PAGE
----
Share this Article
I rented in Manhattan for 10 years before deciding it was time to buy. The thing I cared about most was having an apartment with an open view of the water, preferably with a balcony. (If I couldn't have a boat, the next best thing was to be able to look at them.)
I saw a few places in Manhattan on low floors, but when I realized I could afford a $550,000 one-bedroom penthouse in Astoria, Queens with outdoor space, it seemed like a no brainer. My 400 sq. ft terrace has a view of Hell Gate, a narrow tidal strait in the East River that separates Astoria from Randall's Island. It was my favorite thing about the apartment.
It didn't hit me that Astoria is just not Manhattan until I moved in. I hadn't realized until I was living in another borough that I would miss the distinct feeling that Manhattan has. The energy just seems different in Queens and living so far from the subway made me feel isolated at first. When my car broke down in the middle of winter, the hike to the subway in 20 degree temperatures added a substantial amount of time to my commute.
Also, while there were many restaurants and bars and other entertainment in my neighborhood, I would usually drive into Manhattan when I wanted to go out to eat or to do something fun. All of my friends lived there as did most of the women I wound up dating. Friends hemmed and hawed about coming to visit me in Queens.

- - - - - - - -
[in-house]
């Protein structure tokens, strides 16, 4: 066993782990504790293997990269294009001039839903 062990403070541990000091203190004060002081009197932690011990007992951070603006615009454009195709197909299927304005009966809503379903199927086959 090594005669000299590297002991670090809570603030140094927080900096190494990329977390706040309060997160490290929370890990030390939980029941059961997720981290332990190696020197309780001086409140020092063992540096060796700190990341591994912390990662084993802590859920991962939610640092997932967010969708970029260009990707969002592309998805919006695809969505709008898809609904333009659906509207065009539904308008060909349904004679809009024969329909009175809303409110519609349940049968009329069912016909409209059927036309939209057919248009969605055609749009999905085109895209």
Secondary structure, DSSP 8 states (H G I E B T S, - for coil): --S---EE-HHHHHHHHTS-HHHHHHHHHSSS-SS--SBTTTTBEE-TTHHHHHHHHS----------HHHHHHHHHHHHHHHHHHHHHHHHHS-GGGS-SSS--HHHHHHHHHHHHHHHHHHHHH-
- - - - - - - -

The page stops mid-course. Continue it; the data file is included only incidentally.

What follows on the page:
Flash forward five years: I have gotten used to driving into Manhattan and have now made quite a few friends right in my own neighborhood so I find myself staying in Queens more often. What I like most now about my place is that I have such a short ride to work in the Hunt's Point area of the Bronx. I frequently work until midnight and when I'm so exhausted the quick drive is extremely valuable--far more valuable than being able to stare at the water.
In fact, now that I've been living in my condo for the last five years, the view doesn't play such an important role in my life. I rarely go on the terrace and actually tend to keep my curtains shut because it gets way too sunny in my living room.
The thing I dislike most about the building now is that it does not allow food delivery people up to the apartments. This means every time I order food--which is far more frequently now that I have less time to cook--I have to go all the way down to the lobby to pick it up. When I learned about this prior to buying I didn't think it'd be a big deal. But now it is the bane of my existence; I find it is highly annoying to be resting on my couch in my boxer shorts and have to get dressed and presentable to go down in the elevator to sign for my food when the buzzer rings.
Would I buy this place all over again? Absolutely. I got great space for the price, and none of the bothersome things are dealbreakers.
Then & Now explores how time illuminates the pros and cons of an apartment--and how what draws people to a place isn't necessarily what keeps them there.